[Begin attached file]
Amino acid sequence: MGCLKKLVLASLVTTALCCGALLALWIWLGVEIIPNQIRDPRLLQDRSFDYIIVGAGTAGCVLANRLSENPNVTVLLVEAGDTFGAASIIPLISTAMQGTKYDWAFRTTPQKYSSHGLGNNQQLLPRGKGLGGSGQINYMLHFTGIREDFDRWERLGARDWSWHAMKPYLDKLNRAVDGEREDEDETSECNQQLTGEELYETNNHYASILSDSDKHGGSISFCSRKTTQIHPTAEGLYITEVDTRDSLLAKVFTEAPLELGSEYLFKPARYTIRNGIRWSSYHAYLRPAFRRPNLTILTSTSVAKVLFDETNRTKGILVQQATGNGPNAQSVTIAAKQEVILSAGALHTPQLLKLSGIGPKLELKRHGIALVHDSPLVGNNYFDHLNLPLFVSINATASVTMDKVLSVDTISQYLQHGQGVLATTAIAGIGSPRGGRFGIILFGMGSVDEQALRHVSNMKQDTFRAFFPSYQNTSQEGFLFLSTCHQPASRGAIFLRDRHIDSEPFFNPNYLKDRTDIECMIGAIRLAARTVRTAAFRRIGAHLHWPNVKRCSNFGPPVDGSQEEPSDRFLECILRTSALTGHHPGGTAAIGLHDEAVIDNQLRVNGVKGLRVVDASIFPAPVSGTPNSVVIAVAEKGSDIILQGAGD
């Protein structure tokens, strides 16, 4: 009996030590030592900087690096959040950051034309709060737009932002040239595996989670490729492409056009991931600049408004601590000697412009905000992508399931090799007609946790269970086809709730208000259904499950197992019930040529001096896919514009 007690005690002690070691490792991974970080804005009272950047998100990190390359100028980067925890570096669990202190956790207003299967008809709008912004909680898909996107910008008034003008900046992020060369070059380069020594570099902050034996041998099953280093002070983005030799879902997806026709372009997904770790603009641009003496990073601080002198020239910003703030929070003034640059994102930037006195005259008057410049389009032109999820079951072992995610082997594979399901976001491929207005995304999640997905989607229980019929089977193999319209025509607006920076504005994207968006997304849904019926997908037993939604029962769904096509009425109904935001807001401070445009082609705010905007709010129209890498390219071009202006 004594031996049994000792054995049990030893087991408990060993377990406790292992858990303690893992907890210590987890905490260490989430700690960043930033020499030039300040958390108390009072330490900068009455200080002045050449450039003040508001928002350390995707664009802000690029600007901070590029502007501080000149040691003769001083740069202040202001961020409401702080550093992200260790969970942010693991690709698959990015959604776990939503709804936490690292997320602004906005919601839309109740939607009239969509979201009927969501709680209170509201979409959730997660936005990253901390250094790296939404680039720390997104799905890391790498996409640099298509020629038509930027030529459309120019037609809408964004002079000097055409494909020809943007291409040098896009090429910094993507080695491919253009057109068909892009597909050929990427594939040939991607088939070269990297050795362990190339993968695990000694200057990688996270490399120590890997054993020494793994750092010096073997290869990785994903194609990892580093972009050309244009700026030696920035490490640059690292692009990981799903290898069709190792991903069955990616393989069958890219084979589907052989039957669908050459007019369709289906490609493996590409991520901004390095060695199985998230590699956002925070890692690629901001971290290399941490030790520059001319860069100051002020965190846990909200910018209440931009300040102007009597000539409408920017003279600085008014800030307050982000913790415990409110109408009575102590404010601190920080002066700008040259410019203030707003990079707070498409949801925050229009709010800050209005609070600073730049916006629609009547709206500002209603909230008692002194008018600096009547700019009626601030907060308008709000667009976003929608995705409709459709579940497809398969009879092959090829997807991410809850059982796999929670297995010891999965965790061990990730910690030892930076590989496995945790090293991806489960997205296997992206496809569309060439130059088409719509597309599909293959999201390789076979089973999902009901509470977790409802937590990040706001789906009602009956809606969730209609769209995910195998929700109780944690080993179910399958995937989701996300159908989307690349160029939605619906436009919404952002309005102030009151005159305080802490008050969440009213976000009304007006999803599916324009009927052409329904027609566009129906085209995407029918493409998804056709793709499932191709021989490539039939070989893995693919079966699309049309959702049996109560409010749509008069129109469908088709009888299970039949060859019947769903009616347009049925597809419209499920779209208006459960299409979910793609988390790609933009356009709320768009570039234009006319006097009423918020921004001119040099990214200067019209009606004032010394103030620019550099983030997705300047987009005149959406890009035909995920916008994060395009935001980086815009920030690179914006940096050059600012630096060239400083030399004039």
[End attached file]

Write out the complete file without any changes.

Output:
Amino acid sequence: MGCLKKLVLASLVTTALCCGALLALWIWLGVEIIPNQIRDPRLLQDRSFDYIIVGAGTAGCVLANRLSENPNVTVLLVEAGDTFGAASIIPLISTAMQGTKYDWAFRTTPQKYSSHGLGNNQQLLPRGKGLGGSGQINYMLHFTGIREDFDRWERLGARDWSWHAMKPYLDKLNRAVDGEREDEDETSECNQQLTGEELYETNNHYASILSDSDKHGGSISFCSRKTTQIHPTAEGLYITEVDTRDSLLAKVFTEAPLELGSEYLFKPARYTIRNGIRWSSYHAYLRPAFRRPNLTILTSTSVAKVLFDETNRTKGILVQQATGNGPNAQSVTIAAKQEVILSAGALHTPQLLKLSGIGPKLELKRHGIALVHDSPLVGNNYFDHLNLPLFVSINATASVTMDKVLSVDTISQYLQHGQGVLATTAIAGIGSPRGGRFGIILFGMGSVDEQALRHVSNMKQDTFRAFFPSYQNTSQEGFLFLSTCHQPASRGAIFLRDRHIDSEPFFNPNYLKDRTDIECMIGAIRLAARTVRTAAFRRIGAHLHWPNVKRCSNFGPPVDGSQEEPSDRFLECILRTSALTGHHPGGTAAIGLHDEAVIDNQLRVNGVKGLRVVDASIFPAPVSGTPNSVVIAVAEKGSDIILQGAGD
């Protein structure tokens, strides 16, 4: 009996030590030592900087690096959040950051034309709060737009932002040239595996989670490729492409056009991931600049408004601590000697412009905000992508399931090799007609946790269970086809709730208000259904499950197992019930040529001096896919514009 007690005690002690070691490792991974970080804005009272950047998100990190390359100028980067925890570096669990202190956790207003299967008809709008912004909680898909996107910008008034003008900046992020060369070059380069020594570099902050034996041998099953280093002070983005030799879902997806026709372009997904770790603009641009003496990073601080002198020239910003703030929070003034640059994102930037006195005259008057410049389009032109999820079951072992995610082997594979399901976001491929207005995304999640997905989607229980019929089977193999319209025509607006920076504005994207968006997304849904019926997908037993939604029962769904096509009425109904935001807001401070445009082609705010905007709010129209890498390219071009202006 004594031996049994000792054995049990030893087991408990060993377990406790292992858990303690893992907890210590987890905490260490989430700690960043930033020499030039300040958390108390009072330490900068009455200080002045050449450039003040508001928002350390995707664009802000690029600007901070590029502007501080000149040691003769001083740069202040202001961020409401702080550093992200260790969970942010693991690709698959990015959604776990939503709804936490690292997320602004906005919601839309109740939607009239969509979201009927969501709680209170509201979409959730997660936005990253901390250094790296939404680039720390997104799905890391790498996409640099298509020629038509930027030529459309120019037609809408964004002079000097055409494909020809943007291409040098896009090429910094993507080695491919253009057109068909892009597909050929990427594939040939991607088939070269990297050795362990190339993968695990000694200057990688996270490399120590890997054993020494793994750092010096073997290869990785994903194609990892580093972009050309244009700026030696920035490490640059690292692009990981799903290898069709190792991903069955990616393989069958890219084979589907052989039957669908050459007019369709289906490609493996590409991520901004390095060695199985998230590699956002925070890692690629901001971290290399941490030790520059001319860069100051002020965190846990909200910018209440931009300040102007009597000539409408920017003279600085008014800030307050982000913790415990409110109408009575102590404010601190920080002066700008040259410019203030707003990079707070498409949801925050229009709010800050209005609070600073730049916006629609009547709206500002209603909230008692002194008018600096009547700019009626601030907060308008709000667009976003929608995705409709459709579940497809398969009879092959090829997807991410809850059982796999929670297995010891999965965790061990990730910690030892930076590989496995945790090293991806489960997205296997992206496809569309060439130059088409719509597309599909293959999201390789076979089973999902009901509470977790409802937590990040706001789906009602009956809606969730209609769209995910195998929700109780944690080993179910399958995937989701996300159908989307690349160029939605619906436009919404952002309005102030009151005159305080802490008050969440009213976000009304007006999803599916324009009927052409329904027609566009129906085209995407029918493409998804056709793709499932191709021989490539039939070989893995693919079966699309049309959702049996109560409010749509008069129109469908088709009888299970039949060859019947769903009616347009049925597809419209499920779209208006459960299409979910793609988390790609933009356009709320768009570039234009006319006097009423918020921004001119040099990214200067019209009606004032010394103030620019550099983030997705300047987009005149959406890009035909995920916008994060395009935001980086815009920030690179914006940096050059600012630096060239400083030399004039």